Benefit of Clergy,
the advantage derived from the preferment of the plea "I am a clergyman." When in medieval times, a clergyman was arraigned on certain charges he was permitted to put forth the plea that with respect to the offense of which he was accused, he was not under the jurisdiction of the civil courts, but, being a clergyman, was entitled to be tried by his spiritual superiors. The cases in which the benefit of clergy might be urged were such as affected the life or limbs of the offender, high treason, however, excepted. The exemption has never been recognized in America, and is abolished in Great Britain.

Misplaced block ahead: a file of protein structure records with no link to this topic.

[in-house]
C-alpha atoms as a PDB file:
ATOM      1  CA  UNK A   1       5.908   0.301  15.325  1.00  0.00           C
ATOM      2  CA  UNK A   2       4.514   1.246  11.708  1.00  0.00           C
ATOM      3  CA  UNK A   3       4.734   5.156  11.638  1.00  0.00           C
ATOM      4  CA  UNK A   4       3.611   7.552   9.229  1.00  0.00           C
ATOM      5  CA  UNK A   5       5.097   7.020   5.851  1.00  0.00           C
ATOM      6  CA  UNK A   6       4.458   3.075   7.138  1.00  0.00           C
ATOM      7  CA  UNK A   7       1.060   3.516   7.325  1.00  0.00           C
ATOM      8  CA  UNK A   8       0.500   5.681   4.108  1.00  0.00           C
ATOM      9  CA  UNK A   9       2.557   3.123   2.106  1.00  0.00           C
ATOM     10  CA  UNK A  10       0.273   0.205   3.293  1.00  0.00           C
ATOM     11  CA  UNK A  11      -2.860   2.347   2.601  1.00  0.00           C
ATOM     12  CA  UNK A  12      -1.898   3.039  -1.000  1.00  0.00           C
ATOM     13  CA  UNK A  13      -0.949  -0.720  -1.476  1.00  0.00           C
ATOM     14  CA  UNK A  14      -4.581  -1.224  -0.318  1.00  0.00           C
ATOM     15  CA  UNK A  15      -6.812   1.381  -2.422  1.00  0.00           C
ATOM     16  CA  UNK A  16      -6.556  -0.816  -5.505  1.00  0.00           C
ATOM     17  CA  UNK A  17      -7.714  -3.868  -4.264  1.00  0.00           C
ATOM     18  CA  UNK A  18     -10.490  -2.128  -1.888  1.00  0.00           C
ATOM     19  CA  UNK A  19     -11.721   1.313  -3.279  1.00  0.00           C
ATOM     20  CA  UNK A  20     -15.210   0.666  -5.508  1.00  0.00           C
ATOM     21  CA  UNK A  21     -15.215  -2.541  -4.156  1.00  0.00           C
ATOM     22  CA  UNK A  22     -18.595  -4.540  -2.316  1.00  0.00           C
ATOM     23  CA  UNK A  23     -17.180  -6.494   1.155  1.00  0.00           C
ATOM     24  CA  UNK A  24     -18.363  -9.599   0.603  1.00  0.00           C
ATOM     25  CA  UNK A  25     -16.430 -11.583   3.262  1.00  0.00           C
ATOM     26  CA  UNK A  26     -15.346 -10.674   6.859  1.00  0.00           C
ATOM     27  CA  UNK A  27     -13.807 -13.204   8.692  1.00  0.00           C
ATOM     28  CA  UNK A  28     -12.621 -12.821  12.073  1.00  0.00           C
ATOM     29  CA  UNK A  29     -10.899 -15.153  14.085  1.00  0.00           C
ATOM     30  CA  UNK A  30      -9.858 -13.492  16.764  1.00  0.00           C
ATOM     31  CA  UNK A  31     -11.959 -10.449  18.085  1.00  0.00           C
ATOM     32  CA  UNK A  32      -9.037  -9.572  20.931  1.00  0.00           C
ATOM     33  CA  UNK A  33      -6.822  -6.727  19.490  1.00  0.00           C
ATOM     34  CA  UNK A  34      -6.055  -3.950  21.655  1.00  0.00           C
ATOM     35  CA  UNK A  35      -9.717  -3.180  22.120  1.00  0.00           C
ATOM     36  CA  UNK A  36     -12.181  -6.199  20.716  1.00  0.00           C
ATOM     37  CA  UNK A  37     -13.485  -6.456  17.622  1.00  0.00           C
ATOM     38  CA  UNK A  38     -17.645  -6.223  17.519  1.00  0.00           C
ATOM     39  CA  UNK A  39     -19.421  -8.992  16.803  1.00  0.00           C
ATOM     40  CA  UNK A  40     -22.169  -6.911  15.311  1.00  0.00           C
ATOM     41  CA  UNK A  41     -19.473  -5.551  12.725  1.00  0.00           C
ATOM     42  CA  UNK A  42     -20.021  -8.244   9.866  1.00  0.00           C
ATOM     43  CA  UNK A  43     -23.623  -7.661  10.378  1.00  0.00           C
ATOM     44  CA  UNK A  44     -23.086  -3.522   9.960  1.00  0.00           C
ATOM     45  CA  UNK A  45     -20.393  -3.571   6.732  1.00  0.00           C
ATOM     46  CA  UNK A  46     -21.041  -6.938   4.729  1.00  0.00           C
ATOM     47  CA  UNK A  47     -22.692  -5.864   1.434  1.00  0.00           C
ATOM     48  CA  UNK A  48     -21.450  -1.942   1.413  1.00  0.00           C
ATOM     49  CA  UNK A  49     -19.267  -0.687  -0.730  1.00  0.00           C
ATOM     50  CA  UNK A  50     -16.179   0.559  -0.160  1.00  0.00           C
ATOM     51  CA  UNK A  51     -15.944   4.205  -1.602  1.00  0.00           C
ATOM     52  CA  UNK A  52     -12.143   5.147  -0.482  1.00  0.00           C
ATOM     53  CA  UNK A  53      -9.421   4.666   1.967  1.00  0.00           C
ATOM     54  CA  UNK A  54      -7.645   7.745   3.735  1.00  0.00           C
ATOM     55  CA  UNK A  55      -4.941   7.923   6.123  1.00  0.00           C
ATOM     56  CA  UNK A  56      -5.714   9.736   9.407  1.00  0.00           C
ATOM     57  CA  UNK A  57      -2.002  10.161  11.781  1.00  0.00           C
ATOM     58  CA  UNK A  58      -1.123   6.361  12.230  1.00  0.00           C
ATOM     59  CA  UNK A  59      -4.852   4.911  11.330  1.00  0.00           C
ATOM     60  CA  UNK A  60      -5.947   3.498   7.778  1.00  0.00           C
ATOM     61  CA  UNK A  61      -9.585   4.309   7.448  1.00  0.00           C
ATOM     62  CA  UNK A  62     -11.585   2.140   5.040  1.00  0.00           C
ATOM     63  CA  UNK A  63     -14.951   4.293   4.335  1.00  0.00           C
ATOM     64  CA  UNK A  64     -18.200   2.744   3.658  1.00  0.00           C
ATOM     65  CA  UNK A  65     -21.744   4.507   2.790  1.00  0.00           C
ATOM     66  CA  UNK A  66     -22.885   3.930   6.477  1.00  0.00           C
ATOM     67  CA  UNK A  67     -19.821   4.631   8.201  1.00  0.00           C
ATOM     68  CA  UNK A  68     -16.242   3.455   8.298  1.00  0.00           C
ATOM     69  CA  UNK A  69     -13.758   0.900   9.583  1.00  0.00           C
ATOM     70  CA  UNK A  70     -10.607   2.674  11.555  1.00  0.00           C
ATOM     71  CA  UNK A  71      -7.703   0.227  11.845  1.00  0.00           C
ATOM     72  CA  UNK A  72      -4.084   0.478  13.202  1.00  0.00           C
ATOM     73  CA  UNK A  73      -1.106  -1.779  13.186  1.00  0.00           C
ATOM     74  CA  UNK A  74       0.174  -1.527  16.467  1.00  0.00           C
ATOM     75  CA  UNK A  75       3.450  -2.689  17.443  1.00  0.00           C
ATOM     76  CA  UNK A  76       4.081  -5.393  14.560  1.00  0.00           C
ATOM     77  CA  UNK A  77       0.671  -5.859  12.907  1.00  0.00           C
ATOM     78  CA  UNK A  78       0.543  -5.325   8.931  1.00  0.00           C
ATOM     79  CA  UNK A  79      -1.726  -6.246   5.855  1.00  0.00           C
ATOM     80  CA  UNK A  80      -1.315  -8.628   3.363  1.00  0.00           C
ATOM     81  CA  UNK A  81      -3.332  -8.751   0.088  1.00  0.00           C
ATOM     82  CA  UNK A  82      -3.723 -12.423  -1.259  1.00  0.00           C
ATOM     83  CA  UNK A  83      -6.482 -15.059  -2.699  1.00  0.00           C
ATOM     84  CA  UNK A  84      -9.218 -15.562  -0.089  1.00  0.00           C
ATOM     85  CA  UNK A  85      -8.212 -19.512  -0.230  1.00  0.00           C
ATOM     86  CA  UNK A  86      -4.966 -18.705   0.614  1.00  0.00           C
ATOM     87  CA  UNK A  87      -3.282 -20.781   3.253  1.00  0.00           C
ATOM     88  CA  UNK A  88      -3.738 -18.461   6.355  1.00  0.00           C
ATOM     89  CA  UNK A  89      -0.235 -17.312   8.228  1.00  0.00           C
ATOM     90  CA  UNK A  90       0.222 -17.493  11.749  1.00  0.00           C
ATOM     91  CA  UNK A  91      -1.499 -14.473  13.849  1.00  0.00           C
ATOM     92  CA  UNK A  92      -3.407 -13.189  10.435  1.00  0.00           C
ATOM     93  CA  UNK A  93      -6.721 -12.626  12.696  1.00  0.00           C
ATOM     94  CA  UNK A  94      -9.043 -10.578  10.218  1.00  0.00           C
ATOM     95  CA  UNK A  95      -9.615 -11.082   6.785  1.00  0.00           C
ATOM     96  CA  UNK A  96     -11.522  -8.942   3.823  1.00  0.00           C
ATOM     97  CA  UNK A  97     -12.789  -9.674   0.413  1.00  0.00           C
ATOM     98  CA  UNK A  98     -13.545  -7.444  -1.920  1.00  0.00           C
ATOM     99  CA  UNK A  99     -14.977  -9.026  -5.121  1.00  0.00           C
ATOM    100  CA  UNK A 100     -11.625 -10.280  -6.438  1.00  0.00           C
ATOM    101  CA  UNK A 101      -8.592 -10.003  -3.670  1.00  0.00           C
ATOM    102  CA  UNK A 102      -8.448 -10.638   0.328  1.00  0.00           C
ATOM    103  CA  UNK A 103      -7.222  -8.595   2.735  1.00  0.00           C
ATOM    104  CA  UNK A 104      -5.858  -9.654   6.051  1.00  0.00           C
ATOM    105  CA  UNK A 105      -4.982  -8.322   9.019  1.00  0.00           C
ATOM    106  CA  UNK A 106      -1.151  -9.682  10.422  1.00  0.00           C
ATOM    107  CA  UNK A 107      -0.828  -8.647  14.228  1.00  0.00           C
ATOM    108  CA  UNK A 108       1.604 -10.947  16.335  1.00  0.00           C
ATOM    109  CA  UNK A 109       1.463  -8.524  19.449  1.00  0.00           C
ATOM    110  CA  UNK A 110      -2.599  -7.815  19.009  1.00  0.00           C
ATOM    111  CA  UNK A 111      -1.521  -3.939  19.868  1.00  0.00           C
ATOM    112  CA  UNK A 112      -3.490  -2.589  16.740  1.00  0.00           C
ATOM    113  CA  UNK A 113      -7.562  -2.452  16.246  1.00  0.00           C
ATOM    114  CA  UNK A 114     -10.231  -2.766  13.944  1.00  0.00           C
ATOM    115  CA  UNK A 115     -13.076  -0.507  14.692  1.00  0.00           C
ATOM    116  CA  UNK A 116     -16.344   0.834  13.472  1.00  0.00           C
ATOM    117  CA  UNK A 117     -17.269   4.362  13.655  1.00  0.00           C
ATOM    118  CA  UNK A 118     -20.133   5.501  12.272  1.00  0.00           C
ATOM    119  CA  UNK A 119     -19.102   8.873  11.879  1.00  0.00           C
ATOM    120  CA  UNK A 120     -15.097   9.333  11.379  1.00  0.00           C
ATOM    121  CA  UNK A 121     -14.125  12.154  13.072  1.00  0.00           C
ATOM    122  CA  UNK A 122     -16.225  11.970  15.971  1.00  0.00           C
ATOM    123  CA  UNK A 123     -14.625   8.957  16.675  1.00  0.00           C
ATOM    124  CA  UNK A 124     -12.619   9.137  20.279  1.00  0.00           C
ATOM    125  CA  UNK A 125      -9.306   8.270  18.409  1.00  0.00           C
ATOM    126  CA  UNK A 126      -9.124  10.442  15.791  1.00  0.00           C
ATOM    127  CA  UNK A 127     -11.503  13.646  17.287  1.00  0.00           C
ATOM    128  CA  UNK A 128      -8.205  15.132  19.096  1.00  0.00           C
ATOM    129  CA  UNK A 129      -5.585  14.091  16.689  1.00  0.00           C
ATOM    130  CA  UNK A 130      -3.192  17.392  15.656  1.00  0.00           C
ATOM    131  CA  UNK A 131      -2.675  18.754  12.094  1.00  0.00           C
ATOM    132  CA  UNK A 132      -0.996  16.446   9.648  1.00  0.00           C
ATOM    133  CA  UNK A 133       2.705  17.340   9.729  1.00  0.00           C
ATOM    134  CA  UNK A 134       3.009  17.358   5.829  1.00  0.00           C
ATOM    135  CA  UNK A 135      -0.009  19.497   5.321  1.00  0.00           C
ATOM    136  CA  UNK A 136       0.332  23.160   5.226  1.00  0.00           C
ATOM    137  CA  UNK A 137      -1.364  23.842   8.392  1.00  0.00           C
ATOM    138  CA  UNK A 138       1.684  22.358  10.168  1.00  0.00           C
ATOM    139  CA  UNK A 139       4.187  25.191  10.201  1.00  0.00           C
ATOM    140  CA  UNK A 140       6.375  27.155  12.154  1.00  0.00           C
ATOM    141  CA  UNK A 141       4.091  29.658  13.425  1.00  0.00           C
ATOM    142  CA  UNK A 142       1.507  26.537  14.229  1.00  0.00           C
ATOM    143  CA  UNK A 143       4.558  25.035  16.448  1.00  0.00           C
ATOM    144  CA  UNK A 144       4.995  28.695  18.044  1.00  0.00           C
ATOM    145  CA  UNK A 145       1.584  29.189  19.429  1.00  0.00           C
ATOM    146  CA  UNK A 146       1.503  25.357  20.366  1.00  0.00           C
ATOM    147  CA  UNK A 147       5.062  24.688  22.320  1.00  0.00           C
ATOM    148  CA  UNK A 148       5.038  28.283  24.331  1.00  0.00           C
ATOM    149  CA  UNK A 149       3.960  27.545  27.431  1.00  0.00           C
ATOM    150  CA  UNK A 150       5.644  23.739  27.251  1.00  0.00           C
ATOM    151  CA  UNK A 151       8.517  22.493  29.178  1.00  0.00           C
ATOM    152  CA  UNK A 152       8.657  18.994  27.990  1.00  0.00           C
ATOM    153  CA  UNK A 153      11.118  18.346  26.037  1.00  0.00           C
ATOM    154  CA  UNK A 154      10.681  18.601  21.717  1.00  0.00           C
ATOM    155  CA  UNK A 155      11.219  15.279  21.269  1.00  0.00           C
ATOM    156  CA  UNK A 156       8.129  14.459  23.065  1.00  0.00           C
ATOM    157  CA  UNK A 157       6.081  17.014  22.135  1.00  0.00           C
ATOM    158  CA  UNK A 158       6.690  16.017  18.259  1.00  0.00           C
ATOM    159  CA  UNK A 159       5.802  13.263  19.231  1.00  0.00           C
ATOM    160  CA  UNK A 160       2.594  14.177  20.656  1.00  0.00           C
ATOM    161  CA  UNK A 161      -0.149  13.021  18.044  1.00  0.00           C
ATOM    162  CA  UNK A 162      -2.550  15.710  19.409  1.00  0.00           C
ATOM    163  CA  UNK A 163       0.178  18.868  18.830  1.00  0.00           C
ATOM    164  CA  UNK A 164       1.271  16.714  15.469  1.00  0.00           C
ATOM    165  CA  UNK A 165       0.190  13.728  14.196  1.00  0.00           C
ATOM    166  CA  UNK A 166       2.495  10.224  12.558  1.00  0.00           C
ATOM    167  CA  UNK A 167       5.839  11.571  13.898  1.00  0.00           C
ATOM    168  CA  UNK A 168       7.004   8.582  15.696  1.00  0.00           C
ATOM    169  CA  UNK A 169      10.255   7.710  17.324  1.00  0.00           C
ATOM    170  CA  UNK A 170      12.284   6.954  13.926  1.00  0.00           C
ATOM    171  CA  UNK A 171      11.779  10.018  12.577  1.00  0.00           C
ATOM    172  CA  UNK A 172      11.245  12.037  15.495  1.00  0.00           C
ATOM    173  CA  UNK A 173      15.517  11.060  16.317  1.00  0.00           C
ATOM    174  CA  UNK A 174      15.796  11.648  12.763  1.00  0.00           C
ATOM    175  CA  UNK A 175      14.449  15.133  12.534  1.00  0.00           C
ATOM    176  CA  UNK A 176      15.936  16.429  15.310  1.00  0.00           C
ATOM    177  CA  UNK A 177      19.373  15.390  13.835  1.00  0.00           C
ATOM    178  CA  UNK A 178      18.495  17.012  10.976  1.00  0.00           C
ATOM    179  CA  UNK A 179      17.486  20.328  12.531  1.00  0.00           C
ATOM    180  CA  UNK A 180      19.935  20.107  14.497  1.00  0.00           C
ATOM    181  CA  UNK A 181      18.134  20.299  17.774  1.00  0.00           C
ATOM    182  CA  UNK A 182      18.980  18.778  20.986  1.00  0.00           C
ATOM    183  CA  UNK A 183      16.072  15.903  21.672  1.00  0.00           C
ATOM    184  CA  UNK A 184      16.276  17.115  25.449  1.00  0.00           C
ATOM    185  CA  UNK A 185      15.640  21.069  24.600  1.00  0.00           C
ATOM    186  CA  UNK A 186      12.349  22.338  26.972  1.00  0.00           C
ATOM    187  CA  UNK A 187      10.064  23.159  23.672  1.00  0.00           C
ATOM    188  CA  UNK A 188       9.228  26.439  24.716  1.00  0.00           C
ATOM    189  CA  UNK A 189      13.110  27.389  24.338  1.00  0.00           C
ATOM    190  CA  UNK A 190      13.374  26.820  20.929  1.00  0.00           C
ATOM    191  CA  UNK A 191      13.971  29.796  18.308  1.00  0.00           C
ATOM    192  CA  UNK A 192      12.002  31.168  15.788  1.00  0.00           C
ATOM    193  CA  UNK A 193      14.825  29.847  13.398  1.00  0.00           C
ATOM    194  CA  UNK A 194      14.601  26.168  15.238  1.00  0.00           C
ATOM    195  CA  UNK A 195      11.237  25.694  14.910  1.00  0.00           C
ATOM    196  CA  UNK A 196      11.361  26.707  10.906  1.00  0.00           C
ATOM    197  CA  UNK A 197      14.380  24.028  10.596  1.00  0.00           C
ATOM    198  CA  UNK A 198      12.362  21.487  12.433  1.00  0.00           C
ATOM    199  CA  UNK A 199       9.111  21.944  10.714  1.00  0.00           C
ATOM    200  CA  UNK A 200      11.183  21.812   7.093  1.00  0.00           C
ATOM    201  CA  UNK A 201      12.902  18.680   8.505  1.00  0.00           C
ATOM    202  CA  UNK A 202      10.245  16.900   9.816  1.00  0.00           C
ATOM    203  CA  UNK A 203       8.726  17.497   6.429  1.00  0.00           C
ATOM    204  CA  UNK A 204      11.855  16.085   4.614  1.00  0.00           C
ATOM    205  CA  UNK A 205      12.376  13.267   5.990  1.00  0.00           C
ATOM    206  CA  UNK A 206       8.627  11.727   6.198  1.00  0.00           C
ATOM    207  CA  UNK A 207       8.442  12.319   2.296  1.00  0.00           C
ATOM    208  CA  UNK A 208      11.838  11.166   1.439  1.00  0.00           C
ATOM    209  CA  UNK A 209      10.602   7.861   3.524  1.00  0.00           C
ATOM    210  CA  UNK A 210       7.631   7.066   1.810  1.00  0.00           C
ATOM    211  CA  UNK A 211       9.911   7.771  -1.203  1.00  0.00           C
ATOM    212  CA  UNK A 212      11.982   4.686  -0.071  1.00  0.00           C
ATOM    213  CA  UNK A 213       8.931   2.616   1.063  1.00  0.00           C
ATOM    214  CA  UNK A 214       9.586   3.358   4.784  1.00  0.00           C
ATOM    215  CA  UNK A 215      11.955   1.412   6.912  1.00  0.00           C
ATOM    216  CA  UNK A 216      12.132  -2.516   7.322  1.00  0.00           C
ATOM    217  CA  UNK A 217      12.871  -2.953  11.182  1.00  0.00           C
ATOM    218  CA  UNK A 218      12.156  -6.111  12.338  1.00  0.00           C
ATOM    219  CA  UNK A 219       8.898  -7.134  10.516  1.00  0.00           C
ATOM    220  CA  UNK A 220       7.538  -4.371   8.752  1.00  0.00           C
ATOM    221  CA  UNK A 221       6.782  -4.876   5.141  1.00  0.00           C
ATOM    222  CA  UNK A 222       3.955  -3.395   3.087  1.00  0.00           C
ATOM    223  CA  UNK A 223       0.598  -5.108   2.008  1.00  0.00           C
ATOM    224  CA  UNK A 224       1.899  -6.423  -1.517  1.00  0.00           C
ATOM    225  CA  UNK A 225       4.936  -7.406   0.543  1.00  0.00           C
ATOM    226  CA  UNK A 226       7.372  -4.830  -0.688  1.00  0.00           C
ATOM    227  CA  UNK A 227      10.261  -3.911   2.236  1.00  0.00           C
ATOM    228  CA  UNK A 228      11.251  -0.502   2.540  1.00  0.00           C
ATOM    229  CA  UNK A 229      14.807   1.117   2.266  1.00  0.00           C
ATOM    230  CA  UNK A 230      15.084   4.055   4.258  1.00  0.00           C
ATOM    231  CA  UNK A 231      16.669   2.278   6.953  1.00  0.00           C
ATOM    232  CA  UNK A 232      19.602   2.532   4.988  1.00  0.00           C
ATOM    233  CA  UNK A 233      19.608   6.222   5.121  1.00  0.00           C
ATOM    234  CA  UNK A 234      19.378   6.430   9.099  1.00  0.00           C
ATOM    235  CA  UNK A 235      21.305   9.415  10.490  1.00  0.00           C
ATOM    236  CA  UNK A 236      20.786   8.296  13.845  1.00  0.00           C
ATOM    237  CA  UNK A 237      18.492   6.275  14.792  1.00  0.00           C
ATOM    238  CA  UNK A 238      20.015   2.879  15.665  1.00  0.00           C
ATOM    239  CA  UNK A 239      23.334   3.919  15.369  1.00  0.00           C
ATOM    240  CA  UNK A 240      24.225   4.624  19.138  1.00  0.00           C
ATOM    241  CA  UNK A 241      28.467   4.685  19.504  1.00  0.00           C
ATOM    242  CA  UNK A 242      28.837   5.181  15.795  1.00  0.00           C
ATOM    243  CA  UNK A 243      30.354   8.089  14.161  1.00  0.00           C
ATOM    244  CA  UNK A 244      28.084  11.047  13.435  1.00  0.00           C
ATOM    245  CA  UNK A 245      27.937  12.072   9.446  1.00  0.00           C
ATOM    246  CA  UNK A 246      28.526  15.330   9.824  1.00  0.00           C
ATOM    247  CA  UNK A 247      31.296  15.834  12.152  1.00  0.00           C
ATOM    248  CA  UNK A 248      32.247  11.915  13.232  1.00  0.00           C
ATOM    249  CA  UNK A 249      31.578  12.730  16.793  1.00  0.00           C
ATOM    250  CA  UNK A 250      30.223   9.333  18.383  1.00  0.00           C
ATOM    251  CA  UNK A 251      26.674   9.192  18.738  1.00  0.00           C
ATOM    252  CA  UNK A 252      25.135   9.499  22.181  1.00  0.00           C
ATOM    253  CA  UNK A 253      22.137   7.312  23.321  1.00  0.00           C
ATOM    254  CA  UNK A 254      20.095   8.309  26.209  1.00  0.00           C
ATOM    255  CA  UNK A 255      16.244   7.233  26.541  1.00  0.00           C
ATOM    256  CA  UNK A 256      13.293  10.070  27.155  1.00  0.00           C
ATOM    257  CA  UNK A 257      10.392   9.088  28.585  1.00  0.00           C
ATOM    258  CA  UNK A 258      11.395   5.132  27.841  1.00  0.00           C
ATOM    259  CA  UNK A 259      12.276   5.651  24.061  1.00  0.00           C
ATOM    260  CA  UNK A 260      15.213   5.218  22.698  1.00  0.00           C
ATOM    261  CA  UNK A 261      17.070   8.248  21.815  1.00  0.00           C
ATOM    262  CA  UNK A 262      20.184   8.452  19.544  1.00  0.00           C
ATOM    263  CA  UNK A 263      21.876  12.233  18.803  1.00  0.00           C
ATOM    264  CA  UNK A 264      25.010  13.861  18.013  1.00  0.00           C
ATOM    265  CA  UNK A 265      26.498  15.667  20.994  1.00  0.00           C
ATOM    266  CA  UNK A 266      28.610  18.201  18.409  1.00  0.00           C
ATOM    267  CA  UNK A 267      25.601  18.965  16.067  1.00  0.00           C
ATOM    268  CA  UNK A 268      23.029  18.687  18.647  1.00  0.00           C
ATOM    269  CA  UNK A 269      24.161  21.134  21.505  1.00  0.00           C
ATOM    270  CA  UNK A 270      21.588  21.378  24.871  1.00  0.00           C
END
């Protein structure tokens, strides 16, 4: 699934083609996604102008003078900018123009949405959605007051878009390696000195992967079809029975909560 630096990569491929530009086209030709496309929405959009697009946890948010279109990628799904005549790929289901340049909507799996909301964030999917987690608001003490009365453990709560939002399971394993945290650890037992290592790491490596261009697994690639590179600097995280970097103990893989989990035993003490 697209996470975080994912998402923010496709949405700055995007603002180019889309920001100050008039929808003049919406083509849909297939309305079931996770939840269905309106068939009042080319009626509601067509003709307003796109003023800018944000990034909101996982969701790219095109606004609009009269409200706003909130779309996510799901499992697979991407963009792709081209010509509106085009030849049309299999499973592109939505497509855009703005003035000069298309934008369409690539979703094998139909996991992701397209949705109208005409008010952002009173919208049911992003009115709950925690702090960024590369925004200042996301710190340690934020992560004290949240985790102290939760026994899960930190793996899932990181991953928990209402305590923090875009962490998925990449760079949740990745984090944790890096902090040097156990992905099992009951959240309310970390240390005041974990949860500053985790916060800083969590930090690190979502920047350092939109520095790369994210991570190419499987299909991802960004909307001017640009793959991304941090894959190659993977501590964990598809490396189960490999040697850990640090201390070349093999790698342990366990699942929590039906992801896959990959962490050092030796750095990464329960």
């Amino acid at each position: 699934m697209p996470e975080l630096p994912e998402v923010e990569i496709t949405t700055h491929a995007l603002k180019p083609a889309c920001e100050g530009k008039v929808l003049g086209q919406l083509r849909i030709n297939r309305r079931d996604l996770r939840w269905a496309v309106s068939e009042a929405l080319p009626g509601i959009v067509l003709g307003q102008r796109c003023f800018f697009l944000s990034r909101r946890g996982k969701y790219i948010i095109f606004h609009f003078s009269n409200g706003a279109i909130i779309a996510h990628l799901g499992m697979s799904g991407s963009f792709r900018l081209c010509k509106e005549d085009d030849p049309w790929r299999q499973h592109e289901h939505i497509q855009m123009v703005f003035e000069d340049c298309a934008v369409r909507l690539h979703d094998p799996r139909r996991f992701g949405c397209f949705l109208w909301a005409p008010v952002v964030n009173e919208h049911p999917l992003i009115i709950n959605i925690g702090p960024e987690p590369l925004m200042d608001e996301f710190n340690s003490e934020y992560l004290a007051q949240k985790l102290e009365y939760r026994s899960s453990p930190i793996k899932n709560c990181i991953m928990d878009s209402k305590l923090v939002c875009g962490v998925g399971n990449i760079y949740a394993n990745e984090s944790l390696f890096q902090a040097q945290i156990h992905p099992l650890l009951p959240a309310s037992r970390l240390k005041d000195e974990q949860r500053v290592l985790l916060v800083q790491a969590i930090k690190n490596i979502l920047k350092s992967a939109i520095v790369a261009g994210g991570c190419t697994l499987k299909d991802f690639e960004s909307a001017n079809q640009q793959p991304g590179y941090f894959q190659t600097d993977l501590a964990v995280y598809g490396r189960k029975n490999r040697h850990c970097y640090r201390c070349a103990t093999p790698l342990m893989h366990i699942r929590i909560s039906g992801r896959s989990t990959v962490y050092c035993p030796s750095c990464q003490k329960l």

Entry from Everybody's Cyclopedia, 1912.